Students can gain so much from the experience. “Being in the yearbook committee has many benefits like learning journalism skills, being creative, managing time, online design,” Arsenault says. “And colleges love it!”
Meetings are Tuesdays and Thursdays right after school and Wednesday 6-8 in T102. Most importantly Mrs. Arsenault brings food!
National Honor Society and National Junior Honor Society will be getting a new adviser this year. Assistant Principal Joshua Otlin has decided to advise both clubs. Everyone involved in these clubs either as a member or as an adviser feels it’s an important club to students.
“Anything that allows us to recognize academic achievement and displays of leadership is important to have at school. National Honor Society and National Junior Honor Society allow us to showcase the work that students do. The idea of citizenship and community service is important for students to have as an option when in school,” said Principal Brian Reagan.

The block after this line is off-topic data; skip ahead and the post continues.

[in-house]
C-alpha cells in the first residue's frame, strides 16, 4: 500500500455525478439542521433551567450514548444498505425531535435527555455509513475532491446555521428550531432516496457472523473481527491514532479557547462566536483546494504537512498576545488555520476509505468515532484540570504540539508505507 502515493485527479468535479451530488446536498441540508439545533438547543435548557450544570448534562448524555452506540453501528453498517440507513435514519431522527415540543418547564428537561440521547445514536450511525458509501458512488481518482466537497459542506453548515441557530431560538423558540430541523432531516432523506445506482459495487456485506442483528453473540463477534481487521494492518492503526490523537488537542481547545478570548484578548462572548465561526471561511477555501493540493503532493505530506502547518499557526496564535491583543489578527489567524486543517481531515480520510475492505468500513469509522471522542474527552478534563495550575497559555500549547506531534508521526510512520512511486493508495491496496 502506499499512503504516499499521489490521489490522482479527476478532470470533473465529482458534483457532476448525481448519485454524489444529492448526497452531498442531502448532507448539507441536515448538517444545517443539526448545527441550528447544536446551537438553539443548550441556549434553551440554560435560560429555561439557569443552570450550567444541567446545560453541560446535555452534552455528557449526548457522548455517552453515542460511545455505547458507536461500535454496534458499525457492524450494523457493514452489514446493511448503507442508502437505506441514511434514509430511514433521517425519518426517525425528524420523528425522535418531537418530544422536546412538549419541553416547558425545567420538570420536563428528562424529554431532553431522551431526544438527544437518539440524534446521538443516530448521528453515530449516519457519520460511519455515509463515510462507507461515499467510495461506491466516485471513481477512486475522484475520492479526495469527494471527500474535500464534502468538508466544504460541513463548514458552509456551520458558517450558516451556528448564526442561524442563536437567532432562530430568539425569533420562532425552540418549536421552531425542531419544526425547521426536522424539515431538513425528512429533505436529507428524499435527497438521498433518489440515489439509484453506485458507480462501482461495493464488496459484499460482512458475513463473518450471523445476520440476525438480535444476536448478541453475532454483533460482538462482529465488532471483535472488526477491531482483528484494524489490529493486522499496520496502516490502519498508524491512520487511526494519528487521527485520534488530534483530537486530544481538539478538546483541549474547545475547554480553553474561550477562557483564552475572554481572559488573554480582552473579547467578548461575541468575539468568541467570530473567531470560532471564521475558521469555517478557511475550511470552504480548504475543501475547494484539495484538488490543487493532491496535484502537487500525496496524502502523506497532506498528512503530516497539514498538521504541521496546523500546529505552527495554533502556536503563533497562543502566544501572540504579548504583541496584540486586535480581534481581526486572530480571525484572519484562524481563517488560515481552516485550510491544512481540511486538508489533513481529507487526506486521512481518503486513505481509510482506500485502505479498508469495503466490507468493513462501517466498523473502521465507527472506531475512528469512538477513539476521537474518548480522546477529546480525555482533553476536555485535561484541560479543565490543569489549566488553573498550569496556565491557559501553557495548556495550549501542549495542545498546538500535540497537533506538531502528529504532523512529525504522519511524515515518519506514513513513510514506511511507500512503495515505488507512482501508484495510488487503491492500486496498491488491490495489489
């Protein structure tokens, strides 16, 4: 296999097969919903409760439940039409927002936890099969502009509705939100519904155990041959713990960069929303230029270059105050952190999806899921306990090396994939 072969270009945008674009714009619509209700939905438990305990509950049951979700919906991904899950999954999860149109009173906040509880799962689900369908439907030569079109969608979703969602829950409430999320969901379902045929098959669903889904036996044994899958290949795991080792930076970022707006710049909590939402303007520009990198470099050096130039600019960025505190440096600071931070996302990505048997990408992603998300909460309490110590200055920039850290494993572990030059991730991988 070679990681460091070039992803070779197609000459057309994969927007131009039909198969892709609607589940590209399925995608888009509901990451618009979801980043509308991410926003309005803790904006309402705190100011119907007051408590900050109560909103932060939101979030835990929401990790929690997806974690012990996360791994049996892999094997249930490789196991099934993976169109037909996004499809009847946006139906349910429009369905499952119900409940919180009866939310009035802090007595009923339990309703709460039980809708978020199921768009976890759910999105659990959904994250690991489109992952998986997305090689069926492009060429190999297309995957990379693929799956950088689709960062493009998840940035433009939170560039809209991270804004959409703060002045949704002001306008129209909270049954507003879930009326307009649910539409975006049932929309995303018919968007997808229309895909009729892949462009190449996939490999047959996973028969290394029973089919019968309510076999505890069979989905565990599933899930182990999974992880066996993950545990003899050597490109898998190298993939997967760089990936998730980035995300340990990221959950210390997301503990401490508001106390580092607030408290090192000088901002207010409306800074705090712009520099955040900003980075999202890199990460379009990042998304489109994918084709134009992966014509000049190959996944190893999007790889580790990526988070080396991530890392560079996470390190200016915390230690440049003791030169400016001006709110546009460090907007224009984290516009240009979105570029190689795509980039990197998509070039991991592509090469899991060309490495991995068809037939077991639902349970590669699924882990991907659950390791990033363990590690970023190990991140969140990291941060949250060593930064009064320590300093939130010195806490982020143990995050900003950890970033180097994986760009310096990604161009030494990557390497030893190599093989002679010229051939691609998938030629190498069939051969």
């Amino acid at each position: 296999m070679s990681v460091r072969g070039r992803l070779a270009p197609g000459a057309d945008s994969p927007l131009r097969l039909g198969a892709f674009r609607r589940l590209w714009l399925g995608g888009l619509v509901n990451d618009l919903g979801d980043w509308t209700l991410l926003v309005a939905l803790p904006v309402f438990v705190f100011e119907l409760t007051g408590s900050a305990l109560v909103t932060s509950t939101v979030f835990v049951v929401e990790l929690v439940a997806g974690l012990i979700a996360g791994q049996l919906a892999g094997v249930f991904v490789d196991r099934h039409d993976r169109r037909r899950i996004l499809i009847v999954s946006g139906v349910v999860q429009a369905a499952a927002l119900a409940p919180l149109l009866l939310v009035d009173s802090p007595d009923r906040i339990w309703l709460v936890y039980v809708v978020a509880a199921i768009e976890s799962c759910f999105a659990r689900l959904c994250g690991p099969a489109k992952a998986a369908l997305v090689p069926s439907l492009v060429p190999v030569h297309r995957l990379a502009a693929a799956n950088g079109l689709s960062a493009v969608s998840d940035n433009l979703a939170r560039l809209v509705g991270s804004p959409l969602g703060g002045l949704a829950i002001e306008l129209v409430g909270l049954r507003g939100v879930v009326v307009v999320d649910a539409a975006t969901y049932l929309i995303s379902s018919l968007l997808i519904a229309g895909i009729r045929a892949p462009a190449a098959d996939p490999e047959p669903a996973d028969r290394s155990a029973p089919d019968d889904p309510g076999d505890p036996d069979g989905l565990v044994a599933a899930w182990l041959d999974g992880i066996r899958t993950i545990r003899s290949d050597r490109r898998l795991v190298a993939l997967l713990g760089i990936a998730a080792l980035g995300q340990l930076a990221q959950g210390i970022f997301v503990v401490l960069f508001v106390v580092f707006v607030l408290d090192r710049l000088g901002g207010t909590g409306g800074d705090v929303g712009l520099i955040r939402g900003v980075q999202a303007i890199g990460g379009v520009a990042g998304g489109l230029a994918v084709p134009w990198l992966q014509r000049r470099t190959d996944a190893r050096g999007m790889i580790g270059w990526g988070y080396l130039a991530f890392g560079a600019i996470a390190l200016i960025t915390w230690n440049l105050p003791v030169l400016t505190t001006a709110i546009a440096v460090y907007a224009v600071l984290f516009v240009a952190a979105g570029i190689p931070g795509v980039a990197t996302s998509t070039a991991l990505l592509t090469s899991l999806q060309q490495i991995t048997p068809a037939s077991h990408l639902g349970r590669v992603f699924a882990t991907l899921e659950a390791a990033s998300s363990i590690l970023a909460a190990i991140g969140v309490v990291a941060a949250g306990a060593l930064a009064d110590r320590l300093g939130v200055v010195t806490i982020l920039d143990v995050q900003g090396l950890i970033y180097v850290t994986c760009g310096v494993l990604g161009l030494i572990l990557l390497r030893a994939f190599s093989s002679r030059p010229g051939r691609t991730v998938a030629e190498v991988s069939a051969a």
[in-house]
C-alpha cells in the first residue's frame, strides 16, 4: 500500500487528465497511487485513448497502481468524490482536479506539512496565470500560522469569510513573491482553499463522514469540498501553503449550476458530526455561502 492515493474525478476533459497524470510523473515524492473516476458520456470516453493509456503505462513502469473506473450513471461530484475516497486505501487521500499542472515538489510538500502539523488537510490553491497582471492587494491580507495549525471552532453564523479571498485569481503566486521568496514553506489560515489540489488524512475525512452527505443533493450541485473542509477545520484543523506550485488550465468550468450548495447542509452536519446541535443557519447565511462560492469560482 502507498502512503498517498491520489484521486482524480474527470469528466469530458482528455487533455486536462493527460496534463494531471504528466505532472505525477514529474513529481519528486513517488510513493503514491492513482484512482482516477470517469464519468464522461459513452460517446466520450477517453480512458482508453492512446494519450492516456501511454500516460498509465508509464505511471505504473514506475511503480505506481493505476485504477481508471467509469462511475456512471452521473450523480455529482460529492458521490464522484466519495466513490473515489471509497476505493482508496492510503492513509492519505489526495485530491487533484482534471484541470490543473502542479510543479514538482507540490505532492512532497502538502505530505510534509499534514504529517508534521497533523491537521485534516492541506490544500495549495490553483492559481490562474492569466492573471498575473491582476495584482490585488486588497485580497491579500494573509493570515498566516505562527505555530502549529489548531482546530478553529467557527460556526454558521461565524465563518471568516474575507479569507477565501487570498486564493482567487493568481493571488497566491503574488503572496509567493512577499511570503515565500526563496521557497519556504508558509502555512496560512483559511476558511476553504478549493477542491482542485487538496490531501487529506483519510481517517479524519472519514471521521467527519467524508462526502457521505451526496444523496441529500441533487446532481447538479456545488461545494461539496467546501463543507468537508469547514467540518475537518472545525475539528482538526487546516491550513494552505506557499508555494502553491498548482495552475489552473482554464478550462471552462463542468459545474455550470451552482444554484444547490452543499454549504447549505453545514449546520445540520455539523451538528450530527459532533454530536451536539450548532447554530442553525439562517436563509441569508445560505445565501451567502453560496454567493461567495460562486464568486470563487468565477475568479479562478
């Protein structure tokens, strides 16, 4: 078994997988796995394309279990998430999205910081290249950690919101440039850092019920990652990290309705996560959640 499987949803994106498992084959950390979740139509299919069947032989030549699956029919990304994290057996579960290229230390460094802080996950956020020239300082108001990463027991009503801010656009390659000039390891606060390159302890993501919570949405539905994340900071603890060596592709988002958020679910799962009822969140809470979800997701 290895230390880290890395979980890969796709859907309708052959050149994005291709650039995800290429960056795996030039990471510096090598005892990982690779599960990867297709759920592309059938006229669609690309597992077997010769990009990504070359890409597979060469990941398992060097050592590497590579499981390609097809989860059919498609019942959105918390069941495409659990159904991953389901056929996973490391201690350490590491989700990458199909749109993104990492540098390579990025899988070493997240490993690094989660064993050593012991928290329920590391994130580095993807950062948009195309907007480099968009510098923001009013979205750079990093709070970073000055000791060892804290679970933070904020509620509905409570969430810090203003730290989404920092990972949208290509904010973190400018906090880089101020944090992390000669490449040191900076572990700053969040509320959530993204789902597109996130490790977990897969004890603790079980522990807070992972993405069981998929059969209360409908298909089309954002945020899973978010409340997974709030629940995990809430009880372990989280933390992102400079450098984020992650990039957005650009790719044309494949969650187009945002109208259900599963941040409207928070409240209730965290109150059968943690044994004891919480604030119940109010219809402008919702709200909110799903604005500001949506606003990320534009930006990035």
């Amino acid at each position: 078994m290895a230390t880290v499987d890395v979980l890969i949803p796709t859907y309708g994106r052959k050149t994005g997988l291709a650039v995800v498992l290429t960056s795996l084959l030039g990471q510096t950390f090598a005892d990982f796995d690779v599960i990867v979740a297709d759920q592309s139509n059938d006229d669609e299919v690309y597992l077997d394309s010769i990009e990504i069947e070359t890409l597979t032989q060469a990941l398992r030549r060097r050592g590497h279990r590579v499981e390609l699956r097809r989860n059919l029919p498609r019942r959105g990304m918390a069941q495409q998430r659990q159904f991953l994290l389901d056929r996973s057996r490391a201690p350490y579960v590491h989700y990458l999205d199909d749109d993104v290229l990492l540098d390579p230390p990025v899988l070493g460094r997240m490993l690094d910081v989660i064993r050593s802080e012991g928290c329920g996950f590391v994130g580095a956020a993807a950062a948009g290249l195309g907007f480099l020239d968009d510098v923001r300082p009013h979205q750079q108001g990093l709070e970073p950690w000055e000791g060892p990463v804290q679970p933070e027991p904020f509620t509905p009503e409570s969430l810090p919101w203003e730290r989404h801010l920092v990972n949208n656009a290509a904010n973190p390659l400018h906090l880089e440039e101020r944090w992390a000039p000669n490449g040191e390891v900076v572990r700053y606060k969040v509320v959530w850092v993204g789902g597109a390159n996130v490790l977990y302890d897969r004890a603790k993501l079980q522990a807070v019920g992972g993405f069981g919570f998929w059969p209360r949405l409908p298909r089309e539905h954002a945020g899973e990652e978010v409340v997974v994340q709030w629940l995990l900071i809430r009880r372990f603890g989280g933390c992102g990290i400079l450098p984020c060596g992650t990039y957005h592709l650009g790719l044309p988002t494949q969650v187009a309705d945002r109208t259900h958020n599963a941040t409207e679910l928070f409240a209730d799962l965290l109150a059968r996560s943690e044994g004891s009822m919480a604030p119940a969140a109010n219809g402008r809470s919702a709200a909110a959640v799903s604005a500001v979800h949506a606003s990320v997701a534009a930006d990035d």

There was question as to whether these clubs would be able to continue this year.
“I was having a hard time finding advisers for both clubs, and if no advisers had stepped in, it is certainly possible that NHS and NJHS would have been cancelled for this year,” said Reagan. “Unfortunately being principal of the school I am unable to be the adviser for these clubs, but Mr. Otlin really helped me out by agreeing to be the adviser.”
Otlin also felt that these clubs were important.
“Well I wanted to be the adviser when I saw that no one else was,” said Otlin. “It’s important to have a formal way to honor their achievements. I think it’d be really disappointing if we, as leaders of the school, weren’t able to provide the honor society to students. When no one stepped up, I decided instead of crying about it I was going to do it.”
Advisers in previous years have planned inductions, helped members earn their community service time, and helped pick candidates to apply for the honor societies.